LAUSANNE, Switzerland (Reuters) – Nestle has set up a research institute for the development of more environmentally friendly packaging for its products, and the reduction of plastic waste, to take matters into their own hands instead of relying on suppliers.
The packaging is made from recycled or natural products, are displayed during a media visit before the official opening of the Nestlé Institute of Packaging Science, Lausanne, Switzerland, September 12, 2019 at the latest. REUTERS/Denis Balibouse
After you have been identified by the environmental group Greenpeace, one of the world’s largest producers of plastic waste that is polluting landfills and oceans, Nestlé has also been criticised for the lack of action to address the problem.
“It’s our name on the package, so we want to be in the driver’s seat when it comes to developing solutions,” Nestle’s Chief Executive Mark Schneider said on Thursday at the opening of the Nestlé Institute of Packaging Science in the Us?
“We are pushing for our suppliers, because we have the feeling that they’re not really worried about,” Schneider told Reuters during a tour of the new research, added that the move had generated a “creative tension” with the third-party group.
The maker of kit kat chocolate bars and Nescafe instant coffee, has vowed to be 100 percent of the packaging is recyclable or re-usable, by 2025, is one of the key focus areas of the new facility in the city of Lausanne, in western Switzerland.
Of the 50 full-time staff to work closely with the other members of the Nestlé research center and external scientists, and start-ups. The joint effort is focused on the production of the simplified packing of a material which is less in the layers and are easier to recycle, as well as compostable and bio-degradable materials.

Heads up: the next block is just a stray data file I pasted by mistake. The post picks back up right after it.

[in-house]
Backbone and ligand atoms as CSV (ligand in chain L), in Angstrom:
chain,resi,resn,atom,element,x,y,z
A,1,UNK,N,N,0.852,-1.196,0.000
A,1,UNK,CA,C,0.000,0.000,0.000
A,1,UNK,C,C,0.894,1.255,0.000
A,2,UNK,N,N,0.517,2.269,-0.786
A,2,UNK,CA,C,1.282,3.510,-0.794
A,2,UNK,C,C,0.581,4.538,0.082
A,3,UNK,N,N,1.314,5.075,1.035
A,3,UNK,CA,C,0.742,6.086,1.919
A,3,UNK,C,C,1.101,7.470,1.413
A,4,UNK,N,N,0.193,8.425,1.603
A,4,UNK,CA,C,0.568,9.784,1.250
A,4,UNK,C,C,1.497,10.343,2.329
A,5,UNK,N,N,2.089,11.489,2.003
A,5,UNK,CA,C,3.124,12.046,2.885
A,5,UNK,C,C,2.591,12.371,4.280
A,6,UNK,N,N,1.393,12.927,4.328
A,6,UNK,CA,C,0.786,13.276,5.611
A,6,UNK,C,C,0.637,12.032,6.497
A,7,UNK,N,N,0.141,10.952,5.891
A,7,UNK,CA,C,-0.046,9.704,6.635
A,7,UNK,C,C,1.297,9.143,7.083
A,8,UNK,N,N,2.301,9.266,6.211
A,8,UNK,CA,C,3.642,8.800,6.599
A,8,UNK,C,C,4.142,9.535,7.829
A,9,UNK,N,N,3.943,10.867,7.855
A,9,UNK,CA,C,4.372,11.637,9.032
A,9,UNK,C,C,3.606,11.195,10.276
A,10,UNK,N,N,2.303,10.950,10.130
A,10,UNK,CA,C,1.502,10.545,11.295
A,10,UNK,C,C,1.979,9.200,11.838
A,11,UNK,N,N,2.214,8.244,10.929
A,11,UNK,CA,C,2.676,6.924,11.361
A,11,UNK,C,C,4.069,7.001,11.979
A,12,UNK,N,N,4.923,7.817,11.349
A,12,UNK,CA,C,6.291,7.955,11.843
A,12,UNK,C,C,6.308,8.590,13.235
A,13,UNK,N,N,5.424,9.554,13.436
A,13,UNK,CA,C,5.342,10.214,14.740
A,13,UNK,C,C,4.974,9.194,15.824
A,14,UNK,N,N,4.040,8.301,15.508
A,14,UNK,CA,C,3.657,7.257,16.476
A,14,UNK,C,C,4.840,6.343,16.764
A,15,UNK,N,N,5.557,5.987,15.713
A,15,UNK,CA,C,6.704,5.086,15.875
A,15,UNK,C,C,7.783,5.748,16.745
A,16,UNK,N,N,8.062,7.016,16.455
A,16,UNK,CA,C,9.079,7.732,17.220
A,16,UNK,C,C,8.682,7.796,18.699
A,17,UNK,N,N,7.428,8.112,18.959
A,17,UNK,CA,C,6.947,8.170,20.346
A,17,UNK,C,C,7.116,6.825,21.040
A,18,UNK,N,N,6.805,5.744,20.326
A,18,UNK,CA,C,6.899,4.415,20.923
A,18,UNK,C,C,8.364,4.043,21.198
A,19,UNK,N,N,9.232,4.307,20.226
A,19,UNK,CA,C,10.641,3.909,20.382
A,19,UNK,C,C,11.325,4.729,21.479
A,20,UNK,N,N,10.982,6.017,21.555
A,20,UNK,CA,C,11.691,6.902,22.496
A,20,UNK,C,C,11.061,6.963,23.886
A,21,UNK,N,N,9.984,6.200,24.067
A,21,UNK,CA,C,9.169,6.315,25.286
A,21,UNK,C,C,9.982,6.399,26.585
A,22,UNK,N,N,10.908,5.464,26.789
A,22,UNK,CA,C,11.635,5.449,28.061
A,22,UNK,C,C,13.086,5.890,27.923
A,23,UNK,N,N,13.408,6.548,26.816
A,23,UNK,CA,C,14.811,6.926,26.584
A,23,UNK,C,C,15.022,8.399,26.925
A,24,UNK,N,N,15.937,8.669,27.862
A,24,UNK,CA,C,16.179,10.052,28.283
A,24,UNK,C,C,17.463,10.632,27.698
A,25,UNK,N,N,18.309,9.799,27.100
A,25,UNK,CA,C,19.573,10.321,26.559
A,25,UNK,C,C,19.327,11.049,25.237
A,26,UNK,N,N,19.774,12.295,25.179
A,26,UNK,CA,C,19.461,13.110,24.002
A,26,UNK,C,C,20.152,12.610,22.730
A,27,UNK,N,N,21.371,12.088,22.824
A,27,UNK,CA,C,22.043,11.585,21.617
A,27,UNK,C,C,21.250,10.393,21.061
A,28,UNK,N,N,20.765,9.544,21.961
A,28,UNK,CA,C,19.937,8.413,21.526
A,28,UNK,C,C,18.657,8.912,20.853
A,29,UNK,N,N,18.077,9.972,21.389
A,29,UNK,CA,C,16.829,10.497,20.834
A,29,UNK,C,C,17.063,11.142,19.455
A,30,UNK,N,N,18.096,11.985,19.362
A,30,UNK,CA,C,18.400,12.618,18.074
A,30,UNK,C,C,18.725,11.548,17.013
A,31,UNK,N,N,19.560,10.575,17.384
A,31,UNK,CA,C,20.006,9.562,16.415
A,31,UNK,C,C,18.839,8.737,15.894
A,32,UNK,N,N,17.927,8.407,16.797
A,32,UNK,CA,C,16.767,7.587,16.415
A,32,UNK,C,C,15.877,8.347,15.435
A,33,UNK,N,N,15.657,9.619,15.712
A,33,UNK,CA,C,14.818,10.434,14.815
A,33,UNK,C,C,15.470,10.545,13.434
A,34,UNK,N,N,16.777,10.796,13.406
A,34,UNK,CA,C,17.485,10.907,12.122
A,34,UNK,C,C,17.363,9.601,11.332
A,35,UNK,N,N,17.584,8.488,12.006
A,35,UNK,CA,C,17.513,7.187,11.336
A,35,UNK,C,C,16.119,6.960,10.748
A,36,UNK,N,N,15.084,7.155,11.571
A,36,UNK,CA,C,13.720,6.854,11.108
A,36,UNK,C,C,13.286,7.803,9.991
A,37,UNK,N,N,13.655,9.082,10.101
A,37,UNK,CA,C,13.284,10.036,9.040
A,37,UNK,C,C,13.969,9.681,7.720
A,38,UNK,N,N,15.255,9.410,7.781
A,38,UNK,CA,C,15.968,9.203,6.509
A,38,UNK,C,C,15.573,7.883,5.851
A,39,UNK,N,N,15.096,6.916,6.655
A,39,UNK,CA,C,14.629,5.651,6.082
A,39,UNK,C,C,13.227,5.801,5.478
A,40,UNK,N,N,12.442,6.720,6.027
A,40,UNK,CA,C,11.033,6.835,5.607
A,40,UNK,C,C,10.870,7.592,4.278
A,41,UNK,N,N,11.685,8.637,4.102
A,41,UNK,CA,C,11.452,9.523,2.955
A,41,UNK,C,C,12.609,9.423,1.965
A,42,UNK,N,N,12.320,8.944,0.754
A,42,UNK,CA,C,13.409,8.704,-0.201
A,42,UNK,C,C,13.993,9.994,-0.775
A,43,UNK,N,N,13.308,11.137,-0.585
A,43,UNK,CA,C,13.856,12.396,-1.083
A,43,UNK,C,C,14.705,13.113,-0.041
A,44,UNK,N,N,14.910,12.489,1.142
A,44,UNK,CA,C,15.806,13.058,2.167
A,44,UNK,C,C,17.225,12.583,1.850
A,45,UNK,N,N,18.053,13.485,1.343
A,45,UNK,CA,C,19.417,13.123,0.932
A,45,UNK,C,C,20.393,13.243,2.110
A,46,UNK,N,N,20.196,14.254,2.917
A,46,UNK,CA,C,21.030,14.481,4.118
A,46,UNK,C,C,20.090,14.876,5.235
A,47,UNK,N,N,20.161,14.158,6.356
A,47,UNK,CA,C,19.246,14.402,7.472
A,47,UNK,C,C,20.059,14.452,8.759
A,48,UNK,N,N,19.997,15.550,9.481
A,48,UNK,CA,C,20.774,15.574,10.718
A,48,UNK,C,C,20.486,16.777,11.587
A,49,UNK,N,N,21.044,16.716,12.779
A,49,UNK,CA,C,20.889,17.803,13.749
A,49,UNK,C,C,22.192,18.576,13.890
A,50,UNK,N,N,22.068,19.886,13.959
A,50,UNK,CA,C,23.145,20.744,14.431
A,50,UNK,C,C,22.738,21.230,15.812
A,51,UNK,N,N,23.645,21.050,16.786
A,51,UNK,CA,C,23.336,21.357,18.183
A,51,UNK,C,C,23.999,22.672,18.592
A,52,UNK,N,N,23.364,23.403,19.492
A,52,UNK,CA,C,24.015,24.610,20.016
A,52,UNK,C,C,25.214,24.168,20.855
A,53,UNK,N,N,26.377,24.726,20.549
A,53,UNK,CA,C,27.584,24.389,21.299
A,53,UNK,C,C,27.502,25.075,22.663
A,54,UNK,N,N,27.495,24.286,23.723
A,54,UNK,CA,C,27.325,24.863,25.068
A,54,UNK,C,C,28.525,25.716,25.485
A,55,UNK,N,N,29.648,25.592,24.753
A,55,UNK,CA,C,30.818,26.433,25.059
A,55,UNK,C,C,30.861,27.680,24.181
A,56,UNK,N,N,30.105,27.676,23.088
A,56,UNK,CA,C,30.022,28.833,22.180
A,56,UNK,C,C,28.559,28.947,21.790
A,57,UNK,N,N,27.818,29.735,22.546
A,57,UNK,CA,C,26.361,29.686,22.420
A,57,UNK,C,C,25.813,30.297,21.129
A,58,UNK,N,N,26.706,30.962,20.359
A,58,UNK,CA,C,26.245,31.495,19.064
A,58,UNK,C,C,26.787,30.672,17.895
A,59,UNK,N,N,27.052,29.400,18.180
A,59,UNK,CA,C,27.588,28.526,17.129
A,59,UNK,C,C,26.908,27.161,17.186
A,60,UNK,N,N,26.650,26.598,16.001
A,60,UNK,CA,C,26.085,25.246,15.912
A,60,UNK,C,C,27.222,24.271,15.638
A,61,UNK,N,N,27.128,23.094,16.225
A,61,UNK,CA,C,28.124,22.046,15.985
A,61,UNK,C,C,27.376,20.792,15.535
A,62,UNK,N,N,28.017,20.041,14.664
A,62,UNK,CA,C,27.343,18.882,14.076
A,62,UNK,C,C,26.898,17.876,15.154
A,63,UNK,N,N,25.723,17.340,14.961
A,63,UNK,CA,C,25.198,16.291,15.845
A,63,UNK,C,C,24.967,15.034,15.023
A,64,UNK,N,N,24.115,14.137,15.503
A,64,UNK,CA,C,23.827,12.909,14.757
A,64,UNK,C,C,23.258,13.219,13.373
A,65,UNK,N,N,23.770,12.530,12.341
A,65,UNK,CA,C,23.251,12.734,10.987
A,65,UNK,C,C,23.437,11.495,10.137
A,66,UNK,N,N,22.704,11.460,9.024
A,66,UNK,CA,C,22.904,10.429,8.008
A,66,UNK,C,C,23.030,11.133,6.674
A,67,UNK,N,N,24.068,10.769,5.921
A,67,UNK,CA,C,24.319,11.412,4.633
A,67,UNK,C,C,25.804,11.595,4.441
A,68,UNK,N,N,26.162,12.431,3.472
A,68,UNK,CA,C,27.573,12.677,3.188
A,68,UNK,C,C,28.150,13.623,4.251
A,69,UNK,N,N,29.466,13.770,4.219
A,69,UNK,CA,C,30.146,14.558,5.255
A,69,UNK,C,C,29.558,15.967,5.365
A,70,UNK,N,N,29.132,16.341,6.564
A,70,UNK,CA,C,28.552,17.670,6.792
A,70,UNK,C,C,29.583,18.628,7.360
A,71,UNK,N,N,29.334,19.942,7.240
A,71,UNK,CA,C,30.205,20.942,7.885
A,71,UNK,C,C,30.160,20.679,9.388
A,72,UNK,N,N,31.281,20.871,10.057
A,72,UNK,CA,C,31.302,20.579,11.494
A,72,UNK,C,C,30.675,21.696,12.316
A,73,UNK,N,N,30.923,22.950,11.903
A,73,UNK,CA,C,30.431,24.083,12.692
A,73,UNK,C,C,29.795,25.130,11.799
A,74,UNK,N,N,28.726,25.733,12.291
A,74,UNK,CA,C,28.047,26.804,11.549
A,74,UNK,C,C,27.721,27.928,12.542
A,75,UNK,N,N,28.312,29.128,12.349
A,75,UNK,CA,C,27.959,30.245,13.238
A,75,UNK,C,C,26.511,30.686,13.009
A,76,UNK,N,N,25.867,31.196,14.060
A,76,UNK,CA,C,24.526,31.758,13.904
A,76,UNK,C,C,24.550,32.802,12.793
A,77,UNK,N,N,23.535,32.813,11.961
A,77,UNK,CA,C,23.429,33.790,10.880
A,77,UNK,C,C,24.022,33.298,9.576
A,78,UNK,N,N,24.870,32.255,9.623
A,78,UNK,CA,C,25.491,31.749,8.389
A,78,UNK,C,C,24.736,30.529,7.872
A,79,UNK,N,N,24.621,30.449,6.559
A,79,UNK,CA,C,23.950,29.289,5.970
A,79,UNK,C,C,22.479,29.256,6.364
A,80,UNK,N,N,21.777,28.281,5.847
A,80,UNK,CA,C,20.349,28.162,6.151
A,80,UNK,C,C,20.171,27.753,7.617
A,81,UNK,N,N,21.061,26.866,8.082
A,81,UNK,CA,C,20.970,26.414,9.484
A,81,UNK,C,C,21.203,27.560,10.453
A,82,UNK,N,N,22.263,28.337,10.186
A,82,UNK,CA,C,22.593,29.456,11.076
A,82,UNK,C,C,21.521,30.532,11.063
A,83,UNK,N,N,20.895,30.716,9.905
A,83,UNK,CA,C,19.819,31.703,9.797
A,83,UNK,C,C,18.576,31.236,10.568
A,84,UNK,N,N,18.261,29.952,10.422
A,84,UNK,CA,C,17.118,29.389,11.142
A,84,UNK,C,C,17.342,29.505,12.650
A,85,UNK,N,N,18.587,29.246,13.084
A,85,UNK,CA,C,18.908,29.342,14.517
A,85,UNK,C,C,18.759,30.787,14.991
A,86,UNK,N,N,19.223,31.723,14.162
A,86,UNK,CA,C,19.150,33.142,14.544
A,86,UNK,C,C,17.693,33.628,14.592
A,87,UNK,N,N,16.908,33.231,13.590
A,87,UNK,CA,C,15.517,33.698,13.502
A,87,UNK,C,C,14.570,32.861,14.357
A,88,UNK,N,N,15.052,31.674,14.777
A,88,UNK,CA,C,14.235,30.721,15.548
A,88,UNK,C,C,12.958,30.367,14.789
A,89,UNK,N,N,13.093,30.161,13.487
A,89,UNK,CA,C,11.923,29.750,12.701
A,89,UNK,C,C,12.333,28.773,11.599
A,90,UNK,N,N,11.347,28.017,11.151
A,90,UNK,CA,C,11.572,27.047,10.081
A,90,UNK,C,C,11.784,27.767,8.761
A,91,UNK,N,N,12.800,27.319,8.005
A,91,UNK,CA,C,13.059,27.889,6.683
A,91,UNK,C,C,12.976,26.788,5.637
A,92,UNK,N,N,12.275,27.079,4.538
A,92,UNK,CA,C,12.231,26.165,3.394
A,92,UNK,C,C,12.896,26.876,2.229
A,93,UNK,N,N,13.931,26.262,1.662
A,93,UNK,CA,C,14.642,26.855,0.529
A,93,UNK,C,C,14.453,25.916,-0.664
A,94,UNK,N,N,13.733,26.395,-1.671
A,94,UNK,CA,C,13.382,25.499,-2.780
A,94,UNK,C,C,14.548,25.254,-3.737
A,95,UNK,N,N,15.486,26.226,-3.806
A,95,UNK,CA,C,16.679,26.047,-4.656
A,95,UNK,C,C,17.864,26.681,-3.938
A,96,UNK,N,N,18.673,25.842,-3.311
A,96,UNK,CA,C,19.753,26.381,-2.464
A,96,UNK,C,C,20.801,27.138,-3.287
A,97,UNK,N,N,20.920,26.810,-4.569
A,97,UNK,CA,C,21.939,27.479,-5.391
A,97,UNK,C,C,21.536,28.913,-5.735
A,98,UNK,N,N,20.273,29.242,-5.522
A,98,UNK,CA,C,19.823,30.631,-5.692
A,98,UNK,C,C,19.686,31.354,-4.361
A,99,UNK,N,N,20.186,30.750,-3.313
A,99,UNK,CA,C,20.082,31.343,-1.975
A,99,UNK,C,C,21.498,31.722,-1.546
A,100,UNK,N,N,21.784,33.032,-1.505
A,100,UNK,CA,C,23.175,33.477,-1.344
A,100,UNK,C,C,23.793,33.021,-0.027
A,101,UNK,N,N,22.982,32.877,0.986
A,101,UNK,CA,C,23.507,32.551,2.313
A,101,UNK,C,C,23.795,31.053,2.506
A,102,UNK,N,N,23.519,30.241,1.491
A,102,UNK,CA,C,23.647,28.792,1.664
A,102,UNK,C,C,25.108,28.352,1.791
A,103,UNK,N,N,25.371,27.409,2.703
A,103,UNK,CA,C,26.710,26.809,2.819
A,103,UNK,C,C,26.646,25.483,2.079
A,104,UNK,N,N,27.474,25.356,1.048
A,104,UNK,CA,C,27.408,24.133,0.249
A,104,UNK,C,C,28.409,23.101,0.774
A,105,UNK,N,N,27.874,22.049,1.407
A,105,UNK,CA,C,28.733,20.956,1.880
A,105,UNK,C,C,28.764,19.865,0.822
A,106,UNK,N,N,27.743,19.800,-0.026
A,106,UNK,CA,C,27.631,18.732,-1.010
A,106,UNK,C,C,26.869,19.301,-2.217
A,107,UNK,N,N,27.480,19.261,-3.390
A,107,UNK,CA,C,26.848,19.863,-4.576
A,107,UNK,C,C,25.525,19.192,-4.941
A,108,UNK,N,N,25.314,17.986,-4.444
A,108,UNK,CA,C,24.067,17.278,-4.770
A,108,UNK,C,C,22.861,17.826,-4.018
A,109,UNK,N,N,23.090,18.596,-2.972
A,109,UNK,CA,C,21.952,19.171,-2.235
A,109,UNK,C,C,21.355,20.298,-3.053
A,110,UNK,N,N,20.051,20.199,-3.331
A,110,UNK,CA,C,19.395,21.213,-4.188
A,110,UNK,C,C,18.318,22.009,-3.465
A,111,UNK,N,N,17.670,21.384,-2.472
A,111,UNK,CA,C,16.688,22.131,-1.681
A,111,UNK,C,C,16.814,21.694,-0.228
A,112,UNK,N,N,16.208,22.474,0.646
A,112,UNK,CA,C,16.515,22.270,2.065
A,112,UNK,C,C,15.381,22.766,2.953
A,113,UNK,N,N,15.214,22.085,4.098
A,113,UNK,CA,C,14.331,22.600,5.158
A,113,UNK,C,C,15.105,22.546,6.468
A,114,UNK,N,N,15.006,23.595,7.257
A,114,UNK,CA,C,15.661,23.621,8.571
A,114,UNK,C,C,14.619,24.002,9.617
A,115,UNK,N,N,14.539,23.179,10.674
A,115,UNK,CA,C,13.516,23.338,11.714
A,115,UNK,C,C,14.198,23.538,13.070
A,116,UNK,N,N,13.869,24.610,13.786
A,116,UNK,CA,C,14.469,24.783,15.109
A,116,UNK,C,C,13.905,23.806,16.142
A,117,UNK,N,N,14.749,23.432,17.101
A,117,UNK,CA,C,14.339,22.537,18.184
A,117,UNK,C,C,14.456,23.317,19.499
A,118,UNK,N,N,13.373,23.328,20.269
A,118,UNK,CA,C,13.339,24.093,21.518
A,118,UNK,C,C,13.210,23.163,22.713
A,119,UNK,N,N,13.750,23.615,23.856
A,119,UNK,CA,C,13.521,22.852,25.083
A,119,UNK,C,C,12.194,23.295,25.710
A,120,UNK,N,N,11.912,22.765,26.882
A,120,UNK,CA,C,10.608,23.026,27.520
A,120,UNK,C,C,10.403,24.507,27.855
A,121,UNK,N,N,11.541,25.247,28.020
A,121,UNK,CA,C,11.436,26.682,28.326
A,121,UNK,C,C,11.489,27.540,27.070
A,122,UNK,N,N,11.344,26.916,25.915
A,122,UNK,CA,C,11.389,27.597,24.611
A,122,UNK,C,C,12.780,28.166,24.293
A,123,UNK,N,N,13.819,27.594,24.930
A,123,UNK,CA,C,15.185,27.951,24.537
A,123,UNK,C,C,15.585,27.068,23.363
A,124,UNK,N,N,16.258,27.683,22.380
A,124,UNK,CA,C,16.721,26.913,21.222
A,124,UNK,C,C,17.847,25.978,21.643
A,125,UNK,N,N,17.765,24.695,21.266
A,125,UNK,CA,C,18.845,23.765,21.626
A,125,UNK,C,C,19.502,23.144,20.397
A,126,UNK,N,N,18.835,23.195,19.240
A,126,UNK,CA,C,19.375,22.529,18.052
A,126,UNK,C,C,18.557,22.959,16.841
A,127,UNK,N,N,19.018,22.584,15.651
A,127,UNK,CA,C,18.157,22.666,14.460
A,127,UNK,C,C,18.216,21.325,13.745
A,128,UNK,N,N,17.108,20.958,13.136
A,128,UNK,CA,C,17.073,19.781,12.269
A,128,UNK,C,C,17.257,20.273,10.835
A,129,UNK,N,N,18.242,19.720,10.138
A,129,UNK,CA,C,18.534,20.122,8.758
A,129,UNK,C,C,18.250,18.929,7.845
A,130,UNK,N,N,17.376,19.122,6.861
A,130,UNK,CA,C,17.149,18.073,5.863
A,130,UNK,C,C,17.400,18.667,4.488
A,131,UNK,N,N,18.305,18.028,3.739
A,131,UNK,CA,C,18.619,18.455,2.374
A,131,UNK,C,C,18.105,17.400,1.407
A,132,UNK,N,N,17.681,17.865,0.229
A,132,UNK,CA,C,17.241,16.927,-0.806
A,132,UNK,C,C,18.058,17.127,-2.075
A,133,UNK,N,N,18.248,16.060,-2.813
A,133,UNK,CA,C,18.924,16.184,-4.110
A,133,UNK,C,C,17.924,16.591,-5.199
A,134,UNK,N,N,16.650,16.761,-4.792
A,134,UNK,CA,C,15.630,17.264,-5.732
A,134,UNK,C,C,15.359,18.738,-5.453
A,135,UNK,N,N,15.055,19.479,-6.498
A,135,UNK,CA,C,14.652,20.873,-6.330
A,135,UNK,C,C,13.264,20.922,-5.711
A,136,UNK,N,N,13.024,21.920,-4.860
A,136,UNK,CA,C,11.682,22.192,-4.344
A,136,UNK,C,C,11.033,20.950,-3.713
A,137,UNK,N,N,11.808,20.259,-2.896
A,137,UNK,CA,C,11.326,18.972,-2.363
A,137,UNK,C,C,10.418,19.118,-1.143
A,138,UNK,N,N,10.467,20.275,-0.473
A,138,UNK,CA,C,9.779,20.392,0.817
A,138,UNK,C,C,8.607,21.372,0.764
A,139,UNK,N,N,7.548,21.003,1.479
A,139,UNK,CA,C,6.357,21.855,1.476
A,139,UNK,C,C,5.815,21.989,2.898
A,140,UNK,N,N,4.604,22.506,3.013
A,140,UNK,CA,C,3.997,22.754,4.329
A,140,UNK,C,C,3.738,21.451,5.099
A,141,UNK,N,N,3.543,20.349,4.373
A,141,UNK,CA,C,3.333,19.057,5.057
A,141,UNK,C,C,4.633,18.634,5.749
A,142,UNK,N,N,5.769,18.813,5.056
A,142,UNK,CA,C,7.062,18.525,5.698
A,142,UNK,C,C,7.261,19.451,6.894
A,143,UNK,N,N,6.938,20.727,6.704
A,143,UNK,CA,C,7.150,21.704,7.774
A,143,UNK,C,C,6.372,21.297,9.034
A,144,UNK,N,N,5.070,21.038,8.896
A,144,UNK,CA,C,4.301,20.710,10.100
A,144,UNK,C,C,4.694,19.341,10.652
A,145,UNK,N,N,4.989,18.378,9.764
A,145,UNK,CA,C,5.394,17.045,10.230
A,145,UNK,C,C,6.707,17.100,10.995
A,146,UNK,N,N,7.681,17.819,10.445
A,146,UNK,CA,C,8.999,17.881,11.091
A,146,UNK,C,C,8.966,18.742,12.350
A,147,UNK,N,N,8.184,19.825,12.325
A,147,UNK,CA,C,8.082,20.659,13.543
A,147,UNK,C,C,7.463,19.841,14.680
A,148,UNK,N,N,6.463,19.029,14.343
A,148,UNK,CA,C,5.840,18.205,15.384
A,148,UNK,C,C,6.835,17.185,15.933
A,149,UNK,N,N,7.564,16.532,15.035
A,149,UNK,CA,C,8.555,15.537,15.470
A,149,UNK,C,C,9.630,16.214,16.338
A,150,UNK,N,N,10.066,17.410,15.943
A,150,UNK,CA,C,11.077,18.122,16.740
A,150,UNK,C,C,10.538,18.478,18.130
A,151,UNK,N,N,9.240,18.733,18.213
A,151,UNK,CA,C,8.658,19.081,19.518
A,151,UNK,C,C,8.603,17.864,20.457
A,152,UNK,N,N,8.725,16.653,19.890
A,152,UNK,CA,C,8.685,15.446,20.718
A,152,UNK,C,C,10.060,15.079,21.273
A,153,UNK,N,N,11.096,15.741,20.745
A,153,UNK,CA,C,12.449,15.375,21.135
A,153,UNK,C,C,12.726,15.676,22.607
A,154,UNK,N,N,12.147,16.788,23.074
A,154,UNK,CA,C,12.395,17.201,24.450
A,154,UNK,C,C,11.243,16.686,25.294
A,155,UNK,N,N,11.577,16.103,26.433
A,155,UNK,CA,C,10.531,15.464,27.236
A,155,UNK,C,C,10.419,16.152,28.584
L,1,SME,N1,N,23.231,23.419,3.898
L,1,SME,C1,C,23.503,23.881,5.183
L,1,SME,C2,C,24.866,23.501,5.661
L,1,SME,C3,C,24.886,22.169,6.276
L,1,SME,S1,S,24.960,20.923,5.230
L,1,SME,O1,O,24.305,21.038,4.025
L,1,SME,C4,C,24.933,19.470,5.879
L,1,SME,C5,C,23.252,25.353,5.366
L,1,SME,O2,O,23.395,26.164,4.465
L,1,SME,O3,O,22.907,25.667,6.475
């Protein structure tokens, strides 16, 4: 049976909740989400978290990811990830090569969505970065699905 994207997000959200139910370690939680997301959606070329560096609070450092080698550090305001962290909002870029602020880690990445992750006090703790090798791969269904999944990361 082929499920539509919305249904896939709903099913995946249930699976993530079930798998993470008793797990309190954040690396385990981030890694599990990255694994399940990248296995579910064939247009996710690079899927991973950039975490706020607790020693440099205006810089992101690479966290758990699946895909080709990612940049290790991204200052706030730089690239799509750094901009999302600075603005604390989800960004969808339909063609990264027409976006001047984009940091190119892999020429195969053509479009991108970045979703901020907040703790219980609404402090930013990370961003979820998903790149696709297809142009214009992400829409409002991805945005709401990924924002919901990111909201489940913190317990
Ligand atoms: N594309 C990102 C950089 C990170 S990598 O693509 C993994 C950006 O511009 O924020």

On a tour of the institute, the scientists showed that even a bottle of water totally made from recycled materials, and the creation of the efforts of the organization of the paper, with the better qualities are for the conduct of the Nestle products are good.
Nestle has declined to disclose the size of the investment in the initiative, but said that the technologies that have been developed by the institution may be licensed to third parties.
“We have made significant investments in advance, so that we, ultimately, want to see higher consumer sales and royalties,” CEO Schneider said.
Nestle also said that it is trying to reach zero net emissions of greenhouse gases by the year 2050, following in the footsteps of container shipping giant Maersk, which has the same promise as last year.
Alternative packaging materials, and more plant-based foods and beverages and improving the environment will help Nestlé to achieve this goal, the company said, adding that the planting of trees, improved the dairy supply chain to 100% renewable electricity, are also part of the equation.
Reporting by Silke Koltrowitz; Editing by David Goodman